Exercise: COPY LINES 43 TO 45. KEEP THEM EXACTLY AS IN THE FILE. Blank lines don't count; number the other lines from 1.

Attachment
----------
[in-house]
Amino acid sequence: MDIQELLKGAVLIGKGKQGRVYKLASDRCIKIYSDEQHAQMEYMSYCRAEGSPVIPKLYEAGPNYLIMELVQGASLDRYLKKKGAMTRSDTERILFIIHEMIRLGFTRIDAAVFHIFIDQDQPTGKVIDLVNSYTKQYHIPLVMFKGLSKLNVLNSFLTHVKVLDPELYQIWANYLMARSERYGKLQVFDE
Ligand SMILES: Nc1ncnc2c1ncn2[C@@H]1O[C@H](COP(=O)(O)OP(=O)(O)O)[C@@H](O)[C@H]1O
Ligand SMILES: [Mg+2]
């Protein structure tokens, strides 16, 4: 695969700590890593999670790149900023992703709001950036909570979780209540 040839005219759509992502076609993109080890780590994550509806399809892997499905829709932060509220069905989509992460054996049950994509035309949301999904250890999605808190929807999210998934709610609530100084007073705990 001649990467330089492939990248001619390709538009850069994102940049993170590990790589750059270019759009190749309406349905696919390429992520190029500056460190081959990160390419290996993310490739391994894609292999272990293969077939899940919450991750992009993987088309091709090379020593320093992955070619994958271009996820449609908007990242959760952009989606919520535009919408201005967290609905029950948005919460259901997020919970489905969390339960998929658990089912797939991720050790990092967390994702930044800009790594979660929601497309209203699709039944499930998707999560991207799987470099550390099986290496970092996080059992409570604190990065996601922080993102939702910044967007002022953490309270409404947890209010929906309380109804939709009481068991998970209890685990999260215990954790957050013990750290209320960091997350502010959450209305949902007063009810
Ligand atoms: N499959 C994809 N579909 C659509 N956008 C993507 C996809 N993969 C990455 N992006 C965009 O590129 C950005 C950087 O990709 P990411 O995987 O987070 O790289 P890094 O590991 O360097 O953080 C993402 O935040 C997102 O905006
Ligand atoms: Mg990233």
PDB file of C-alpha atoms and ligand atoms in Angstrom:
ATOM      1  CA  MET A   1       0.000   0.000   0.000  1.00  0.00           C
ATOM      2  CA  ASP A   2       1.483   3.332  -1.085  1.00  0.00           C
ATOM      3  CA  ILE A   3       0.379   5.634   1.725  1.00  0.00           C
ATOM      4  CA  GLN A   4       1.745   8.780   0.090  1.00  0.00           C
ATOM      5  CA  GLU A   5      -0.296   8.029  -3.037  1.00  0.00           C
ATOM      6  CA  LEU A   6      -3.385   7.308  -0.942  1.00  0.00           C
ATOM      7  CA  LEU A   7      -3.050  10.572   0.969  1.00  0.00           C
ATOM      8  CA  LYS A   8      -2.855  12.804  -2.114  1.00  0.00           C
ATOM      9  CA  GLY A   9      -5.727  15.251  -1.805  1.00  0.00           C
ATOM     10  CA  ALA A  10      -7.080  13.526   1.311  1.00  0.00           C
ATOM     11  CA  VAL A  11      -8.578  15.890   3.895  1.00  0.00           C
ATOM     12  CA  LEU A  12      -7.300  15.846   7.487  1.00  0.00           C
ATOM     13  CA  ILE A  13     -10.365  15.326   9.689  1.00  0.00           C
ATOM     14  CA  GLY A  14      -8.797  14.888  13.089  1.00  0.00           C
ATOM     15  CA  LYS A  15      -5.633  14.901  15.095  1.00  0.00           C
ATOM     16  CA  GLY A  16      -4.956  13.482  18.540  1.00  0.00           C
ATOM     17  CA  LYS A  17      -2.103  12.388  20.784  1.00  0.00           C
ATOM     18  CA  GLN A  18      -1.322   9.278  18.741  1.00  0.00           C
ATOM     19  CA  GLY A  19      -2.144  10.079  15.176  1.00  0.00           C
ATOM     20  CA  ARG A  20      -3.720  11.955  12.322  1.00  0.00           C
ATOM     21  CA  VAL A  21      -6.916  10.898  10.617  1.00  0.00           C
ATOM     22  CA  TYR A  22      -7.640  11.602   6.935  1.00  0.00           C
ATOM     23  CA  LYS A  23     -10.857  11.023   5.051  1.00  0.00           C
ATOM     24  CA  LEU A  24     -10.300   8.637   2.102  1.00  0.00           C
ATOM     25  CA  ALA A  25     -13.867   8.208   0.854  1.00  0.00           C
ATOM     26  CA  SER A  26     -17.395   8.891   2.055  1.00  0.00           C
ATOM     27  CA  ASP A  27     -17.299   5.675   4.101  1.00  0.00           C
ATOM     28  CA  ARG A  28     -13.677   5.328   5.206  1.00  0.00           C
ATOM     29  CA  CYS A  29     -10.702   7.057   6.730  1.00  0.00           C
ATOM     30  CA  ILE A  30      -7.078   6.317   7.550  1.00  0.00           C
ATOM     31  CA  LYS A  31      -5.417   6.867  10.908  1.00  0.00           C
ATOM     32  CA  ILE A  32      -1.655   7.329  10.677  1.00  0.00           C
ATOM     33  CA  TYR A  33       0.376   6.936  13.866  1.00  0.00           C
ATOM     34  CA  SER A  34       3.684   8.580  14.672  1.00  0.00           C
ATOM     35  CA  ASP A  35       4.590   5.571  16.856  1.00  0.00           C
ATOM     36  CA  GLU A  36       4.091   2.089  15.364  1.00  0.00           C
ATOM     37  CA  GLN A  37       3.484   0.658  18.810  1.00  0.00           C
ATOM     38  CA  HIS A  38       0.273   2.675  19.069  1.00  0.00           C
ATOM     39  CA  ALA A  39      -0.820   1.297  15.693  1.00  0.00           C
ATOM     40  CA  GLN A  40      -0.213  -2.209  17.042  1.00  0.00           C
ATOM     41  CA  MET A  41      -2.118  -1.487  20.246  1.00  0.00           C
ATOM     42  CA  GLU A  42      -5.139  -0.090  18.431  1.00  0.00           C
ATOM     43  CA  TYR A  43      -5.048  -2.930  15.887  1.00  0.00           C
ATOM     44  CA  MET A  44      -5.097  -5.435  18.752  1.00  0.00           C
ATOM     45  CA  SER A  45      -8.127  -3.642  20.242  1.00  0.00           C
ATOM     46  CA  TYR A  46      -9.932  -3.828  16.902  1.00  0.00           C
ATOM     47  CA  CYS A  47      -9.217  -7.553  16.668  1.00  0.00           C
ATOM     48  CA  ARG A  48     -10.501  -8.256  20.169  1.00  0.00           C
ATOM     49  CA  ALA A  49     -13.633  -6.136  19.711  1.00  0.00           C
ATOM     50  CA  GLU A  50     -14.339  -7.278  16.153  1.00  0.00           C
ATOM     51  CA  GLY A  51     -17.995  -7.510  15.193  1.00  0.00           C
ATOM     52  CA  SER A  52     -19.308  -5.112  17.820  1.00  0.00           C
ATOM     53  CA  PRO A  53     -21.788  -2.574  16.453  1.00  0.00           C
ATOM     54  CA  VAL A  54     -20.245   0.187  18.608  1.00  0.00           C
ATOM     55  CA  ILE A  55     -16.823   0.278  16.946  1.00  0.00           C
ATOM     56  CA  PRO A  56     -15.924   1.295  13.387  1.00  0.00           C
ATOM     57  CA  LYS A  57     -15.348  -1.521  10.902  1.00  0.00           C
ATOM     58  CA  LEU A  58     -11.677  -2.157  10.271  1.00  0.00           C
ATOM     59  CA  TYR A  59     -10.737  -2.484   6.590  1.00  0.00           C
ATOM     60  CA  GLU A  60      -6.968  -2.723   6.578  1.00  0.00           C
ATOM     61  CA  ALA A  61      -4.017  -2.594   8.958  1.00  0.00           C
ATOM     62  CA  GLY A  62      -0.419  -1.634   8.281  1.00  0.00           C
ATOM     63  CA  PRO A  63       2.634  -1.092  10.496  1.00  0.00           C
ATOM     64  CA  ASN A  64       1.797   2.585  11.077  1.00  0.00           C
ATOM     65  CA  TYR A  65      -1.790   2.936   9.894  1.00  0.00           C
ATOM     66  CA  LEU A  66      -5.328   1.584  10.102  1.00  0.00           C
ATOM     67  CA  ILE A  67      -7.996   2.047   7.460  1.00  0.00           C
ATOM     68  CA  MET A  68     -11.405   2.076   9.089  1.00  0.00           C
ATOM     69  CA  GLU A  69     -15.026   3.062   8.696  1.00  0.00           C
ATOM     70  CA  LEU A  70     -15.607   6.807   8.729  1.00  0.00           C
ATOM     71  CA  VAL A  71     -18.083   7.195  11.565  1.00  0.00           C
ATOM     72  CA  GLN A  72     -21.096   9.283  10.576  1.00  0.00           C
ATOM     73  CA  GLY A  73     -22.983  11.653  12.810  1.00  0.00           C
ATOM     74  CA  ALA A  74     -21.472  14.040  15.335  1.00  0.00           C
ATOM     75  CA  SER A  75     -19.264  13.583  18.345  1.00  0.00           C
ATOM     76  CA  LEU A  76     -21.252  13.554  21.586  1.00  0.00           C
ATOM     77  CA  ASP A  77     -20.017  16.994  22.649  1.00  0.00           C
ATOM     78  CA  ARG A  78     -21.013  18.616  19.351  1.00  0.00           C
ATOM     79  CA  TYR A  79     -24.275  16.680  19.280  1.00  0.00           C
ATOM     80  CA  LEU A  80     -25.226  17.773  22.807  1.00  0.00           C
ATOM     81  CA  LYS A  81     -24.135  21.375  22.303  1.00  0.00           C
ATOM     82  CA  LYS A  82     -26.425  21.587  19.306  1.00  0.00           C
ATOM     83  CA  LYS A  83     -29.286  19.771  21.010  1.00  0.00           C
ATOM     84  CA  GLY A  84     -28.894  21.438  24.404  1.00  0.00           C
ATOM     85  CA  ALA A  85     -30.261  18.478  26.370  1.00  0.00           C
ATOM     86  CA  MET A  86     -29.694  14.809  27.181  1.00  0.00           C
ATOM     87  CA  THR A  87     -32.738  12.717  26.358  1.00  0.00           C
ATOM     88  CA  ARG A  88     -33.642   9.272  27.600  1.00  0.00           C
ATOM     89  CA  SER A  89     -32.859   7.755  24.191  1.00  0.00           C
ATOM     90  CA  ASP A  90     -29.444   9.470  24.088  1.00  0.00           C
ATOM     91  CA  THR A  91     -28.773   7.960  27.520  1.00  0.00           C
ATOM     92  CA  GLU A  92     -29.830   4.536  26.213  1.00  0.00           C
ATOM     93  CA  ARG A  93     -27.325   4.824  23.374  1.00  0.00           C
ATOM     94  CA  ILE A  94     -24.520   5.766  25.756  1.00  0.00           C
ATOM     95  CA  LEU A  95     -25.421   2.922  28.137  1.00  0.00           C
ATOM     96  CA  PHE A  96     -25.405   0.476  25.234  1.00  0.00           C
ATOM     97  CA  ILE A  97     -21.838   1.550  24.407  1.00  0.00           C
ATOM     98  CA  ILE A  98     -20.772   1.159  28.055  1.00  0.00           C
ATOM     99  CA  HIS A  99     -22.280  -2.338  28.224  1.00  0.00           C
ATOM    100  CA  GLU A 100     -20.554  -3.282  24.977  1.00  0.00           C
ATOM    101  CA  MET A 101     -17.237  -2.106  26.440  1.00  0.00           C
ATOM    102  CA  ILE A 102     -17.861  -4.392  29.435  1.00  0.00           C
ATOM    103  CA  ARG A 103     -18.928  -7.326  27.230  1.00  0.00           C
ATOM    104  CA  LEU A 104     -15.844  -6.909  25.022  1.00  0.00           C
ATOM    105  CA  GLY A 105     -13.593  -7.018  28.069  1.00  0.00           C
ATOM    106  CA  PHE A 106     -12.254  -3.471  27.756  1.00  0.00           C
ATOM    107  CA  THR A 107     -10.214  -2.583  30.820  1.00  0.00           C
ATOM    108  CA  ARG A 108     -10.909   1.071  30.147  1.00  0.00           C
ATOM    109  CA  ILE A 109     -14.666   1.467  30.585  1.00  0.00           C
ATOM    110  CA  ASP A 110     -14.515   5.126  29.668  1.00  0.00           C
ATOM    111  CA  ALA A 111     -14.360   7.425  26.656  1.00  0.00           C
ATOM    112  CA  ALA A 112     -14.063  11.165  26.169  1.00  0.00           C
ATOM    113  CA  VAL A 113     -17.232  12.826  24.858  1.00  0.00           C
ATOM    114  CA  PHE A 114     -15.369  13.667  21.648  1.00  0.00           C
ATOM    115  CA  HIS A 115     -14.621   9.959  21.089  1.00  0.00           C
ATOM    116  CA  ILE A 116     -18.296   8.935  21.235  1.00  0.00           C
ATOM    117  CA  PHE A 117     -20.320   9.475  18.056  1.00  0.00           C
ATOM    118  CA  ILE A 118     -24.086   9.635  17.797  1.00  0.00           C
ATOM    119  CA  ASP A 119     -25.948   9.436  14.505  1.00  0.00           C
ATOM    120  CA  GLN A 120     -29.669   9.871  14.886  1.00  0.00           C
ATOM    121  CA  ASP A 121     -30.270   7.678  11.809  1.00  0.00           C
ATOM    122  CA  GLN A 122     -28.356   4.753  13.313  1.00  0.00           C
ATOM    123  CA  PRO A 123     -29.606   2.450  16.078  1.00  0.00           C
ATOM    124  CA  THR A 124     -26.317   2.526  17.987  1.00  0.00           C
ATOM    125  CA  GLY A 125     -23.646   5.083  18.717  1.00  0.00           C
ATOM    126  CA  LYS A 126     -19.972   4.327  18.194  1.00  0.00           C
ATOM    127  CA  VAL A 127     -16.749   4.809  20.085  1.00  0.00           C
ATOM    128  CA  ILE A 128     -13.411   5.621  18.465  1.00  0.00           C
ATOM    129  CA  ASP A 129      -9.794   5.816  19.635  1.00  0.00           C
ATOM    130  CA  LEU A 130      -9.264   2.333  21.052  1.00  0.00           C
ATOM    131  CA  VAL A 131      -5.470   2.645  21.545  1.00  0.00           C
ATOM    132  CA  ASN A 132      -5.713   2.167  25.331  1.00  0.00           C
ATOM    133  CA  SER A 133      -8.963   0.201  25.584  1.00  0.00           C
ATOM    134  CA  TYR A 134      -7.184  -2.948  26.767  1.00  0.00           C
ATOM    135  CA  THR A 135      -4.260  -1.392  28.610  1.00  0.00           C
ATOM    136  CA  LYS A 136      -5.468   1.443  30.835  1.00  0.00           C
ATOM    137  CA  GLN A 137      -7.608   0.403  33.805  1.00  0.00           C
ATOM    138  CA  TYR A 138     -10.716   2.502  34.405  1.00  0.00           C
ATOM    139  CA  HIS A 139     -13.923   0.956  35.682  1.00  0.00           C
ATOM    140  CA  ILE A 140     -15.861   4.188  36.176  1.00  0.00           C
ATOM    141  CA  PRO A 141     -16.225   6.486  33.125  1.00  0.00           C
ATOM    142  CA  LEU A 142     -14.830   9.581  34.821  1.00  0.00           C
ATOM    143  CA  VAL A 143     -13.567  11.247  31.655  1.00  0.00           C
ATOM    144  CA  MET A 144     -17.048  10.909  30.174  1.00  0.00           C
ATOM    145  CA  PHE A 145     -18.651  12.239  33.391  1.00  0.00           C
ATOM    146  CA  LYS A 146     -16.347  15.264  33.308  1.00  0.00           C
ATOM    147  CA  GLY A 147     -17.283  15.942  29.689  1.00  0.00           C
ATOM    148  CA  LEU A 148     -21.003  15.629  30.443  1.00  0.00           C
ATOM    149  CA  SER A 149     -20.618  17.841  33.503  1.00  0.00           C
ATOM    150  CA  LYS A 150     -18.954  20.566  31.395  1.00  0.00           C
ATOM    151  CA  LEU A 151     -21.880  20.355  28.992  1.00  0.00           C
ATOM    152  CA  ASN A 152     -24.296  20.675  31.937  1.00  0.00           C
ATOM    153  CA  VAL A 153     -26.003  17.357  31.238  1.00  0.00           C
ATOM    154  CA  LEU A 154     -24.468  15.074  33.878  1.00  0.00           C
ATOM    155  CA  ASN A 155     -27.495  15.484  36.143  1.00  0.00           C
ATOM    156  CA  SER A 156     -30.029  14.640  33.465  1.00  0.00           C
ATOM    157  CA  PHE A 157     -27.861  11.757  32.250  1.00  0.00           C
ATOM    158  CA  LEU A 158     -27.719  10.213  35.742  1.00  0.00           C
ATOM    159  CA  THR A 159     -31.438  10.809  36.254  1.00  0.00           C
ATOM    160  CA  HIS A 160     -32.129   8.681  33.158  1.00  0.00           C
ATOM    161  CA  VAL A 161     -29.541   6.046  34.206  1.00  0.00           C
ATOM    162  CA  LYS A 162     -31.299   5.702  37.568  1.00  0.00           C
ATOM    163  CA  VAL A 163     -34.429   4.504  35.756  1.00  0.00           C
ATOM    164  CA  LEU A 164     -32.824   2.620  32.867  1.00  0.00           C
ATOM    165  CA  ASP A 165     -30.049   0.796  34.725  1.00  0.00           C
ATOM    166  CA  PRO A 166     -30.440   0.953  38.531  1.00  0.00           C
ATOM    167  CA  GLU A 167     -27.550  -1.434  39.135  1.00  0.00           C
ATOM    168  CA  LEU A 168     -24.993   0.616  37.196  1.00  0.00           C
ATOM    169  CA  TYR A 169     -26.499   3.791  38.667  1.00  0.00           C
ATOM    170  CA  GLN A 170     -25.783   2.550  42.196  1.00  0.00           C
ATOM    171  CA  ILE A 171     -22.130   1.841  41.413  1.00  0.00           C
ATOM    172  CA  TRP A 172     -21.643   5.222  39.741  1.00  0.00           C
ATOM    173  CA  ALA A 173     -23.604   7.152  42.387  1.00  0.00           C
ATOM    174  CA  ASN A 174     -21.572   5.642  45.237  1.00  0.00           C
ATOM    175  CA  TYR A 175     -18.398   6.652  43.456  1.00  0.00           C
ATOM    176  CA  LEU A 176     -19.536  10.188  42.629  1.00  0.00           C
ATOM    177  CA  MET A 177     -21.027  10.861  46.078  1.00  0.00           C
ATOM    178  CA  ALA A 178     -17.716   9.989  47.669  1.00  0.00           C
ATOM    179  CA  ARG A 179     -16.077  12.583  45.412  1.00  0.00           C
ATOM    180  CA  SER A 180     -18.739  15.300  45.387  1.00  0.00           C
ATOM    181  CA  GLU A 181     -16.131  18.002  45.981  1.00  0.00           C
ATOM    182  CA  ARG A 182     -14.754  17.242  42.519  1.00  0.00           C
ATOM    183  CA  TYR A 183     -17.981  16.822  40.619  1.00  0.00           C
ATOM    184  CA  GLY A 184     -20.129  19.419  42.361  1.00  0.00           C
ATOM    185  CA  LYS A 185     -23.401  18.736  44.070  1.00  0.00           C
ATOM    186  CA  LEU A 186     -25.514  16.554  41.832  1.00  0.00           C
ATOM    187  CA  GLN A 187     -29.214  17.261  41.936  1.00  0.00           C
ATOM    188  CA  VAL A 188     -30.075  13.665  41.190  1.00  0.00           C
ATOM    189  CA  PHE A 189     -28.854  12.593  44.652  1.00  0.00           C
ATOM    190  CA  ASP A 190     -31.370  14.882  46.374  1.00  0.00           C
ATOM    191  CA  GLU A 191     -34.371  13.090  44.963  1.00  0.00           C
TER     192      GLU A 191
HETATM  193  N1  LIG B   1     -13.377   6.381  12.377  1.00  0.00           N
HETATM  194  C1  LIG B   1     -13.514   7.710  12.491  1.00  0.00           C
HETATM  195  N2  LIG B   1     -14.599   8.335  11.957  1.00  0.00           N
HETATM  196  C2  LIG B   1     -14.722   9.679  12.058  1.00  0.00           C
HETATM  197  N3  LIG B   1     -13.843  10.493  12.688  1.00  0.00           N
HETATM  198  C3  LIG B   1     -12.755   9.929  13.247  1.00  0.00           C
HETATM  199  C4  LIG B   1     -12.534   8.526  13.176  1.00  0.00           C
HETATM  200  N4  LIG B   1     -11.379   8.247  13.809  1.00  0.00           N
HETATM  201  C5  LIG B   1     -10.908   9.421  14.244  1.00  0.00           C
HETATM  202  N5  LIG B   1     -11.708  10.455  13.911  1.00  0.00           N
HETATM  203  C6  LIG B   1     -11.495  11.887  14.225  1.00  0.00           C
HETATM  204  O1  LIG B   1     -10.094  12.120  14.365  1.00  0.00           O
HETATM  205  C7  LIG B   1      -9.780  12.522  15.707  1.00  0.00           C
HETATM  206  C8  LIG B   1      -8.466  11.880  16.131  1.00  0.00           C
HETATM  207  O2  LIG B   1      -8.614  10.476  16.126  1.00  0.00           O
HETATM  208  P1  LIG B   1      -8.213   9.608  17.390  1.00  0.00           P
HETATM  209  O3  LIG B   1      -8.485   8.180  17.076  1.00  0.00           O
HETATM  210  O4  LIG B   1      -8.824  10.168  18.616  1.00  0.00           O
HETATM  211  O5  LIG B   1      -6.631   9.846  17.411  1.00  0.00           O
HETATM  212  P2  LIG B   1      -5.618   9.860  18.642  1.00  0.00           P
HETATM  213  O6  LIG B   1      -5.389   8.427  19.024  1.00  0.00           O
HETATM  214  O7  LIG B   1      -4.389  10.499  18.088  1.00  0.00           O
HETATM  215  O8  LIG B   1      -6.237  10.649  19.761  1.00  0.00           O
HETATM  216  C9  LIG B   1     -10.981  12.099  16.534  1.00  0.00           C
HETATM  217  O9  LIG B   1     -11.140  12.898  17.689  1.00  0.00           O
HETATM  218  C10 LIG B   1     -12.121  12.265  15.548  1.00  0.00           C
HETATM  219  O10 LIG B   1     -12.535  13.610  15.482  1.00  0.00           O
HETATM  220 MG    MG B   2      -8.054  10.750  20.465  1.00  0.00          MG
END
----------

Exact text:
ATOM     35  CA  ASP A  35       4.590   5.571  16.856  1.00  0.00           C
ATOM     36  CA  GLU A  36       4.091   2.089  15.364  1.00  0.00           C
ATOM     37  CA  GLN A  37       3.484   0.658  18.810  1.00  0.00           C